8 Tax Penalties Your Business Should Know About

Ro Williams
By Ro Williams

Most business owners are well acquainted with tax penalties - they’re harder to avoid than anyone wants to admit. But what are tax-related penalties? In this article, I’ll break down the most common penalties for you. 

What is a Tax-Related Penalty?

A tax-related penalty is an amount charged by a federal (like the IRS) or state agency (like your state treasury) in addition to the amount of taxes you already owe. 

Who Can Get a Tax-Related Penalty?

A penalty can be owed by an individual or a business depending on who the IRS determines is liable. For some penalties, like Trust Fund penalties for example, both the individual and business are responsible for the penalty bill.

Reasons You Might Have a Tax-Related Penalty

Penalties are applied to tax bills for various reasons. The IRS, the state in which you reside, and the state in which your business is registered, may all apply a penalty for any of the following reasons*:

  • Failure to file your tax return on time
  • Failure to pay any tax you owe on time
  • Failure to pay any tax you owe through the correct method
  • Failure to prepare an accurate tax return 
  • Failure to provide accurate information on your tax return

8 Common Types of Tax-Related Penalties

The majority of penalties taxpayers come across are issued by the IRS. Here’s a list of the most common tax-related penalties and their amount:

  1. Information Return: applies to taxpayers who don’t file or provide required information on their return or payee statement (like a 1099) correctly by the tax due date. Information return penalties can be up to $3000.
  2. Failure to File: applies when you don’t file your tax return by the due date. The Failure to File Penalty is 5% of the unpaid taxes for each month or part of a month that a tax return is late. These penalties won't exceed 25% of your unpaid taxes.
  3. Failure to Pay: applies when you don’t pay the tax you owe by the due date. The Failure to Pay Penalty is 0.5% of the unpaid taxes for each month or part of a month the tax remains unpaid. These penalties won’t exceed 25% of your unpaid taxes.
  4. Accuracy-Related: applies when you don’t claim all your income, or when you claim deductions or credits for which you don’t qualify. For example, if you claim a child you don’t have as a deduction. (Don’t do that.) In cases of negligence or disregard of the rules or regulations, the Accuracy-Related Penalty is up to 20% of the correctly calculated tax amount. In cases of substantial understatement (like you claimed $10,000 in business expenses for a business you didn’t have), the penalty is 20% of the correctly calculated tax amount.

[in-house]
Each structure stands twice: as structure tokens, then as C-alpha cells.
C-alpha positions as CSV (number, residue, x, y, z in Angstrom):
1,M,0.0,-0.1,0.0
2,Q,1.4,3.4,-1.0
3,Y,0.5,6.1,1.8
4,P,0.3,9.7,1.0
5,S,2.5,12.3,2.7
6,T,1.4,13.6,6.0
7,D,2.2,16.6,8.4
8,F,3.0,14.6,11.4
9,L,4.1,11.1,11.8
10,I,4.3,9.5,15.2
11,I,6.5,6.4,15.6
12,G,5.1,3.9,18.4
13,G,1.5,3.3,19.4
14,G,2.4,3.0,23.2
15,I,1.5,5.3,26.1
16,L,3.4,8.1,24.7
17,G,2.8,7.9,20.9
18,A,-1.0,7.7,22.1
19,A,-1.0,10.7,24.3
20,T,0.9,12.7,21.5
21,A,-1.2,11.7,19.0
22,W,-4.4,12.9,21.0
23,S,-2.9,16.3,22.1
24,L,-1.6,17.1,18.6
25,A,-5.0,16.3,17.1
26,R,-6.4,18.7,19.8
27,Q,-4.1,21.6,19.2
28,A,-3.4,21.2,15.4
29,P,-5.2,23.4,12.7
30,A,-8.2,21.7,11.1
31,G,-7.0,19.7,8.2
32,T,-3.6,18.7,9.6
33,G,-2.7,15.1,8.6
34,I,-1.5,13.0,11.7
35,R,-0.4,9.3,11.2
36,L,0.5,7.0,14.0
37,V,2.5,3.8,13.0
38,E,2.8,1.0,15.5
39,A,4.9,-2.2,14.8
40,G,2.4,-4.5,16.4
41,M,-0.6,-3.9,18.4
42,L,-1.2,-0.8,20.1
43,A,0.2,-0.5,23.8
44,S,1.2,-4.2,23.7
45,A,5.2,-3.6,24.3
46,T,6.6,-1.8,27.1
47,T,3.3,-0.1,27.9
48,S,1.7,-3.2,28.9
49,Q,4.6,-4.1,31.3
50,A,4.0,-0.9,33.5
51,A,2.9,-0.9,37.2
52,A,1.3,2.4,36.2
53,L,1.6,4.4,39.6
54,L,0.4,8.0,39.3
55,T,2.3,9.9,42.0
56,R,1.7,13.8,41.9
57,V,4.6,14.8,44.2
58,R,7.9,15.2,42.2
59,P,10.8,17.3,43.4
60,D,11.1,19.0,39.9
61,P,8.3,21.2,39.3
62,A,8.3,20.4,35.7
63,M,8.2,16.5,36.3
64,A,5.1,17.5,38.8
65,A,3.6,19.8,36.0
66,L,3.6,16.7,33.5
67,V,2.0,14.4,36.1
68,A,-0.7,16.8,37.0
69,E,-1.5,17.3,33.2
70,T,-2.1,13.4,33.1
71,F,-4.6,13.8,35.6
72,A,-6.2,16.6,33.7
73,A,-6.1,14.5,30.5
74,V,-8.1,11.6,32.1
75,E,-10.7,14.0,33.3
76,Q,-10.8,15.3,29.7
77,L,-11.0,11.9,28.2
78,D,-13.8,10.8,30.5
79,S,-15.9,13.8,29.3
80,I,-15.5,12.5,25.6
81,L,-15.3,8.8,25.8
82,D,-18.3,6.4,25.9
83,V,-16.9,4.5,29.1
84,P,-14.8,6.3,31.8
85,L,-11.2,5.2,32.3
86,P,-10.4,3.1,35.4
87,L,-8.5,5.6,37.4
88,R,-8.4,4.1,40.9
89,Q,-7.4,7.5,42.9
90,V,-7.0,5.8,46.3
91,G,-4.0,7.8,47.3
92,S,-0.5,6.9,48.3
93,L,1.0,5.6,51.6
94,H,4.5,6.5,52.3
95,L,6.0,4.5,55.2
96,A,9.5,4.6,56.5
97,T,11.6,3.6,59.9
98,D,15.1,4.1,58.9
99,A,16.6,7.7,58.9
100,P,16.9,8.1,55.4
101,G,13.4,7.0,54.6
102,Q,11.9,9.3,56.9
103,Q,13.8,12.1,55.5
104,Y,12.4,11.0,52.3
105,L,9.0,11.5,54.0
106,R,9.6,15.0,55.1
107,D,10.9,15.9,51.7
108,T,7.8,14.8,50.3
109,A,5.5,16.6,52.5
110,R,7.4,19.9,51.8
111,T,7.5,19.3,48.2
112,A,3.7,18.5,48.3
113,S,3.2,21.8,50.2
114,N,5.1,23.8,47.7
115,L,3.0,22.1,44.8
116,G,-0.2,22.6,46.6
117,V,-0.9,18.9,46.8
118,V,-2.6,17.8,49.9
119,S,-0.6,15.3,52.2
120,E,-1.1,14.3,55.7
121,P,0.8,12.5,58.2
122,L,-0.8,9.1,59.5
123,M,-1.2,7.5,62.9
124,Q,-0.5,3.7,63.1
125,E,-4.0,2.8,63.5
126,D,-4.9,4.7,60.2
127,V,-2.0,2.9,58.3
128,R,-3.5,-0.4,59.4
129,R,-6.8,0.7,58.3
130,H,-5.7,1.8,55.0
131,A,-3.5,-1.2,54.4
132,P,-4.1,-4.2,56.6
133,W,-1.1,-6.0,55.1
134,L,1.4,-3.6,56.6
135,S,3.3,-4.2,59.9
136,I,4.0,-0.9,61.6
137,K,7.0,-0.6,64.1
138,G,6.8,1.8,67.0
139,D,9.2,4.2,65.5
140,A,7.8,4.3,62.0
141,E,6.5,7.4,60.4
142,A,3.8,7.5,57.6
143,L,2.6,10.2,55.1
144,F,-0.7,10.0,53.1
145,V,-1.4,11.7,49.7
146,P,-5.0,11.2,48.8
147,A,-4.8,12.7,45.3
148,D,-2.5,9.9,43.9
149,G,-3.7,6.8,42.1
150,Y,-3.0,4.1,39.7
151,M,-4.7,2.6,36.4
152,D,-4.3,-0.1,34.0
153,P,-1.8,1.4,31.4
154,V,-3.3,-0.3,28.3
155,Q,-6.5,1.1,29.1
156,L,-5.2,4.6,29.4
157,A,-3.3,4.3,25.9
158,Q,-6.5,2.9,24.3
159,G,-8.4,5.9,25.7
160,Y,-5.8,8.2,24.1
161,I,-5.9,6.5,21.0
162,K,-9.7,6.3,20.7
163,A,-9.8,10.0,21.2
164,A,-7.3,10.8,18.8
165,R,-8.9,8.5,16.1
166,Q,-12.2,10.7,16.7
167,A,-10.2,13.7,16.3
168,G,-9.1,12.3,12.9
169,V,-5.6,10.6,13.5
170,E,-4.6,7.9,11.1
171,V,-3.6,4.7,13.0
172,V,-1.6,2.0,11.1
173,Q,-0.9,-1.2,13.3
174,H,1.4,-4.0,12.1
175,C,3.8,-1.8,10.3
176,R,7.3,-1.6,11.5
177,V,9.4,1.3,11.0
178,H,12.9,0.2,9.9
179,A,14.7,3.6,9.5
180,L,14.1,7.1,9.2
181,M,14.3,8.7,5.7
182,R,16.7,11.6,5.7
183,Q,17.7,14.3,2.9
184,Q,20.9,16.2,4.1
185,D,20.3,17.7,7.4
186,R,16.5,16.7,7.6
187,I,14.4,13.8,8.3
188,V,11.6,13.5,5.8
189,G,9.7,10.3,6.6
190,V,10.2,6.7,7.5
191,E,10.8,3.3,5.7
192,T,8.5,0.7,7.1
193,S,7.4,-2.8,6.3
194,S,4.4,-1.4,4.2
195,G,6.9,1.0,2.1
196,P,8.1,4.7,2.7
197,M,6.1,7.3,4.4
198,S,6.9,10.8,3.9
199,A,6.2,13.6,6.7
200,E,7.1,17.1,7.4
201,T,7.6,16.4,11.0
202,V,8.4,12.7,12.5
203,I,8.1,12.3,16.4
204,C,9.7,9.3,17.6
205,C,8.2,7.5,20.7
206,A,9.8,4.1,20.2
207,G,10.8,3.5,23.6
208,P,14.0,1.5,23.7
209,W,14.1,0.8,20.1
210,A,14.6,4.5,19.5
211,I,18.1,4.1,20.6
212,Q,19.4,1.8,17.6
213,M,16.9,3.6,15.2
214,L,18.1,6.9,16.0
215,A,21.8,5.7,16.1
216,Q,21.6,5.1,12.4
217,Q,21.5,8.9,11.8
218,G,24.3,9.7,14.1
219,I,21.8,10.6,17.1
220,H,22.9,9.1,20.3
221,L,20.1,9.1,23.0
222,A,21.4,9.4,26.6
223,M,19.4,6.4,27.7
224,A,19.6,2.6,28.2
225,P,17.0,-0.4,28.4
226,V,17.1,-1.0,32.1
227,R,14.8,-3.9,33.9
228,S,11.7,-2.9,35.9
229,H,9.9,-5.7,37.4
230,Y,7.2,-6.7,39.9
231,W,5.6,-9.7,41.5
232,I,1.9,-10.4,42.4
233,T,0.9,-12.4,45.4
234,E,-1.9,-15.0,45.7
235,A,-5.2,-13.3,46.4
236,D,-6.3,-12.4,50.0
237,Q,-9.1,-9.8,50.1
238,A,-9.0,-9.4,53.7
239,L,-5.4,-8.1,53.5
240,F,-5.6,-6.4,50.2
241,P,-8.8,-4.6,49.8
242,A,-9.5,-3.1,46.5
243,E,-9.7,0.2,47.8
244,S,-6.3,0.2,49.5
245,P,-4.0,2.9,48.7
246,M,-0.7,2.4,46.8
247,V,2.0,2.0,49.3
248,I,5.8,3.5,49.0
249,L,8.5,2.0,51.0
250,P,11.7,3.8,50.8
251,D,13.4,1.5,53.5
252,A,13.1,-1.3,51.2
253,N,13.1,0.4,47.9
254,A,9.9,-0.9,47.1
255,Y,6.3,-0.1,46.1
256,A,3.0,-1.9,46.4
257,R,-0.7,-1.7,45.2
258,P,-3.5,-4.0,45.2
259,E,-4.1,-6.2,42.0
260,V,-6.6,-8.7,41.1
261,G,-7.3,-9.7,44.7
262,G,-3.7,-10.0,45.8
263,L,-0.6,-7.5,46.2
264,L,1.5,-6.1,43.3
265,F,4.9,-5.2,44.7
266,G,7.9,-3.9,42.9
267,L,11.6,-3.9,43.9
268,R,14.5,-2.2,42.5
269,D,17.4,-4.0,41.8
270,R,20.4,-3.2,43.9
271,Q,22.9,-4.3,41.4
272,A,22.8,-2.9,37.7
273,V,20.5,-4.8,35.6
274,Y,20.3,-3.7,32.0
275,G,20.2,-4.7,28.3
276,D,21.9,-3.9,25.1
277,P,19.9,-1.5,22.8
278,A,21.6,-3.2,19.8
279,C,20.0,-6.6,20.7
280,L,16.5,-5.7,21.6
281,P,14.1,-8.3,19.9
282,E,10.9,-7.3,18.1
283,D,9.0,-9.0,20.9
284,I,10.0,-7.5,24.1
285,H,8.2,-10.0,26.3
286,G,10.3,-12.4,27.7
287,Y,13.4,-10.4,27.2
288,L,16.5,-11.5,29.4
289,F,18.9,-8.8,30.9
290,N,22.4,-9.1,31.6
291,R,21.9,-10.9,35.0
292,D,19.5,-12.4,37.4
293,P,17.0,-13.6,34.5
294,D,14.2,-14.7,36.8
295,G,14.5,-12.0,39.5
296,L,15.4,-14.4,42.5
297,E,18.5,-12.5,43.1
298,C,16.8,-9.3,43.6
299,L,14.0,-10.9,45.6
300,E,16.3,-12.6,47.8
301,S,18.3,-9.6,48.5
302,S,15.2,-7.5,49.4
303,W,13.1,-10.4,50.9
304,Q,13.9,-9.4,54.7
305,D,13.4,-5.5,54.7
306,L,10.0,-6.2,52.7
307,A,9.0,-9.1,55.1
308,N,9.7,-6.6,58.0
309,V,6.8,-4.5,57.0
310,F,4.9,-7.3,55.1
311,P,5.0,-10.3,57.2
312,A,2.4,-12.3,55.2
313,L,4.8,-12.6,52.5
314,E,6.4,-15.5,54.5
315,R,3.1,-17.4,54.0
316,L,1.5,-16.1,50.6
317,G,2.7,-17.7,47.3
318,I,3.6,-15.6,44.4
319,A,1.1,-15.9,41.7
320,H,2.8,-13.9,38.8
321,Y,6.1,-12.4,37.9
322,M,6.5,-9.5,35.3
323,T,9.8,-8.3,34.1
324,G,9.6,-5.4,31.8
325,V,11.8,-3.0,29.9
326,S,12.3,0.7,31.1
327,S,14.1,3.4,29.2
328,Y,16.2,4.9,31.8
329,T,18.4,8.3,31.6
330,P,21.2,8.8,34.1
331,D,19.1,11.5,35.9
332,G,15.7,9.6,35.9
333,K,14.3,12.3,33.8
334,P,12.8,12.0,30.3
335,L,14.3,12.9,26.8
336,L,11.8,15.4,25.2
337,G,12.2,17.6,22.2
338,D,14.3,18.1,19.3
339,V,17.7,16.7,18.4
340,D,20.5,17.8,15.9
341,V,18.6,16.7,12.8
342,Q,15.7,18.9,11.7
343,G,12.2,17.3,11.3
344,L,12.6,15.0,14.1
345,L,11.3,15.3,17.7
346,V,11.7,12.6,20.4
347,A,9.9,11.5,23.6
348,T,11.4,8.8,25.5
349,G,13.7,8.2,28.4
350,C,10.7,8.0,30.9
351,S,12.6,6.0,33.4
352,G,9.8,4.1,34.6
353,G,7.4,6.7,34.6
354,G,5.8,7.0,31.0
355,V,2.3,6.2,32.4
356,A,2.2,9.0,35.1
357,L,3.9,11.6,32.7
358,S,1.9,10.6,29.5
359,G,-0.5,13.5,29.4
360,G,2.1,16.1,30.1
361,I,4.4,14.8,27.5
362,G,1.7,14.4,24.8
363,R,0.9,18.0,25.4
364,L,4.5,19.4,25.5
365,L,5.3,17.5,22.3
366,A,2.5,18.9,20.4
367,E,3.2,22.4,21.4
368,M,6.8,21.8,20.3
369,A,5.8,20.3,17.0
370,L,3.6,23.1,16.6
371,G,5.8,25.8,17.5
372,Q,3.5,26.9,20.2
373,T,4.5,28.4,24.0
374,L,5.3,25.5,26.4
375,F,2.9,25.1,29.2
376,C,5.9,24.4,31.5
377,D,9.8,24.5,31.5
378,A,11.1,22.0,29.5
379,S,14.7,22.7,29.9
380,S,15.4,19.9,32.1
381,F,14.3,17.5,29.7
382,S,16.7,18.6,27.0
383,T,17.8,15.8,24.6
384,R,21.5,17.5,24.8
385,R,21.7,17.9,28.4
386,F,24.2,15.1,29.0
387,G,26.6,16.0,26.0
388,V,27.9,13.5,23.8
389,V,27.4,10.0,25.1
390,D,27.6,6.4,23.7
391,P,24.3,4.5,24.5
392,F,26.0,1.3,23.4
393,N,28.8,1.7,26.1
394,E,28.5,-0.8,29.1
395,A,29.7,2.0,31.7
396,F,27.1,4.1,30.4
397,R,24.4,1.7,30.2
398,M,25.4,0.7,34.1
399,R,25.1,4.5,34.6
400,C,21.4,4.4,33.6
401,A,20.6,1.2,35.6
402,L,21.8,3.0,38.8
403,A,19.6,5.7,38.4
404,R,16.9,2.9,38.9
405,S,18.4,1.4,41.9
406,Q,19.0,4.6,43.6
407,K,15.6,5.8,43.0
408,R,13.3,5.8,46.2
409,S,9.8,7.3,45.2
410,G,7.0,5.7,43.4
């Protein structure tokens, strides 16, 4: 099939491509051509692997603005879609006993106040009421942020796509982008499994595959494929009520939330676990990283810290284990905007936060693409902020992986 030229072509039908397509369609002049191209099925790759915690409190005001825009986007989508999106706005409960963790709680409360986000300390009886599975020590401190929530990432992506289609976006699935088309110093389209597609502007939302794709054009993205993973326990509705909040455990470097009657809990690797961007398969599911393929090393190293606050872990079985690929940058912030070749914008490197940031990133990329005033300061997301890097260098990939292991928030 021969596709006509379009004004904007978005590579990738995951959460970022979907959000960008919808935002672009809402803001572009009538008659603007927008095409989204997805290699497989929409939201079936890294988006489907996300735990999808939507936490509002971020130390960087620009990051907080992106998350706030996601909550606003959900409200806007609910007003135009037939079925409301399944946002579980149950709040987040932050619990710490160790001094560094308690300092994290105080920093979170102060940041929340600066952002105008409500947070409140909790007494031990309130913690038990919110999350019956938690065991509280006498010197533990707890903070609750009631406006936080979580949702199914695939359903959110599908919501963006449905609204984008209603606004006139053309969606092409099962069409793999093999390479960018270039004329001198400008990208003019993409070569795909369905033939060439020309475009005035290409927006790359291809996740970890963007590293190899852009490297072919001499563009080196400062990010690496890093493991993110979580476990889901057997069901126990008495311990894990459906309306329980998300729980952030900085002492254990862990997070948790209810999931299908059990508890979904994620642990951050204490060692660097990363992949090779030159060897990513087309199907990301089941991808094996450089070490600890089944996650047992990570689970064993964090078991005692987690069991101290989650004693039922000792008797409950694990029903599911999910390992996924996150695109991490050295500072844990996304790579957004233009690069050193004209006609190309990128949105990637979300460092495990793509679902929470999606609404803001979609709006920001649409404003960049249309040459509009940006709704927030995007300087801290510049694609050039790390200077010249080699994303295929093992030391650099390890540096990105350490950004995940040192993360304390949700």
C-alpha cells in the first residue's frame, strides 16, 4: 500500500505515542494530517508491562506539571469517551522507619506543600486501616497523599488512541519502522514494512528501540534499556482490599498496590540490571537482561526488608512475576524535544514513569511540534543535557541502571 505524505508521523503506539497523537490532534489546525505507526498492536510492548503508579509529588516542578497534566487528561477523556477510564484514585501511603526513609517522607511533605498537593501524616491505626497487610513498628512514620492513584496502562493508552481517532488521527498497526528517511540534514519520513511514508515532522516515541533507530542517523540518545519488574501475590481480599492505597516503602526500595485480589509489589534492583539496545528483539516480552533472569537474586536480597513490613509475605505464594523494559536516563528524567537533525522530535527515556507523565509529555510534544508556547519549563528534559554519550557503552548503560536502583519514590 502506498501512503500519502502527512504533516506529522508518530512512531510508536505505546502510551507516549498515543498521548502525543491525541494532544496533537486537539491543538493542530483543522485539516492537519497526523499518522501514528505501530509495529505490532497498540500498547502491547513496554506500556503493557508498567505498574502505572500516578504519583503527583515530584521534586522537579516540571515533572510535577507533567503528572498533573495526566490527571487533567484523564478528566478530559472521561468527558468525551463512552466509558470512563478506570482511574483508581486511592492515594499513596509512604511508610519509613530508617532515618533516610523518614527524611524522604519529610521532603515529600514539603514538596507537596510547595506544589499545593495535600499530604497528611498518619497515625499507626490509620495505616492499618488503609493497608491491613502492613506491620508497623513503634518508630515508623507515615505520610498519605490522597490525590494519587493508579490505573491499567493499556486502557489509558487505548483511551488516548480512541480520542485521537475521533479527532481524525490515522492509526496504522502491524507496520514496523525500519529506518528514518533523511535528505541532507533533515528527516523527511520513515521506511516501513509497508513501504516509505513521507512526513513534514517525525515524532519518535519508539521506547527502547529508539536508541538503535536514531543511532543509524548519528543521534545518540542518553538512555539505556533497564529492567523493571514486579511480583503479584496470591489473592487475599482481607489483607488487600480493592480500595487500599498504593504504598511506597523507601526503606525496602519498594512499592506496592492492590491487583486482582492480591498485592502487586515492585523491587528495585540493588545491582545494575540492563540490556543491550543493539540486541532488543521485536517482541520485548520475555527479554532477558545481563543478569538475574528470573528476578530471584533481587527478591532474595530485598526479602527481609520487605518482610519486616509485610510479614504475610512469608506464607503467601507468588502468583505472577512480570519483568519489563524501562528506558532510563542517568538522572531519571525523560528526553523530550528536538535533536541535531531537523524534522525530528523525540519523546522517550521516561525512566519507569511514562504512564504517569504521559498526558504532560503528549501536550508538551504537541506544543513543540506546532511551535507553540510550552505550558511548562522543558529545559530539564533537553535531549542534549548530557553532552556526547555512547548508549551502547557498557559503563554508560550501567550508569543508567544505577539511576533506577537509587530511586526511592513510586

5. Failure to Deposit: applies when you don’t pay employment taxes accurately or on time. This is one of the hardest penalties to deal with, so it’s at the top of the list of penalties we recommend you avoid like the plague. The penalty is up to 15% of unpaid taxes. 
  6. Dishonored Checks: applies when your bank doesn’t honor your check or other forms of payment. Also known as a bounced check. (Don’t do this, either.) The penalty is 2% of the amount of the check.
  7. Underpayment of Estimated Tax by Corporations: applies when you don’t pay estimated tax accurately or on time for a corporation. If your corporation doesn’t pay enough estimated tax, the penalty is 10% of the amount you should have paid. If you don’t pay any estimated tax, the penalty is 25% of the amount you should have paid. For a corporation, that can mean a huge penalty.
  8. Underpayment of Estimated Tax by Individuals: applies when you don’t pay estimated tax accurately or on time as an individual. The penalty here is very dependent on the individual and the amount owed. We can’t give you specific numbers here, but the IRS says “The penalty upon conviction can be either a fine of up to $1,000 or imprisonment for up to 1 year or both.” (So really, really don’t do that.

So - What Should You Do If You Get a Penalty?

If you do end up with a tax penalty, there are 3 actions you could take: 

  1. Pay the penalty along with any balance owed to the agency that issued the penalty 
  2. Provide an explanation as to why the penalty should be waived or forgiven, and ask the issuing agency to waive/forgive the penalty
  3. Appeal the penalty to the agency that issued it. (In other words, admit to doing the wrong thing and apologize.) When appealing a penalty, make sure you reach out to the agency first for the appropriate steps to take. There is usually a window you need to appeal inside of, otherwise, you won’t be able to appeal at all. 

Not taking any action if you receive a tax-related penalty increases future tax bills with the issuing agency and could cause future issues with tax credits and/or refunds.

How Can You Avoid Tax-Related Penalties?

Put simply: pay your taxes on time, in full, and with all of the required information. File accurate returns, pay your tax owed by the due date, and provide any information returns by the deadline.


*This list is not a complete list of reasons an individual or business may receive a penalty, but of the most common tax-related reasons a penalty may be incurred. 

Ro Williams
By Ro Williams
Ro Williams is a part of the tax research team at ComplYant. Ro is an experienced professional in the accounting & tax industry and has previously held positions at an International Law firm and Public Accounting firms focusing on complex tax related issues. Ro spent her undergrad at Purdue University and is a devoted Boilermaker fan.

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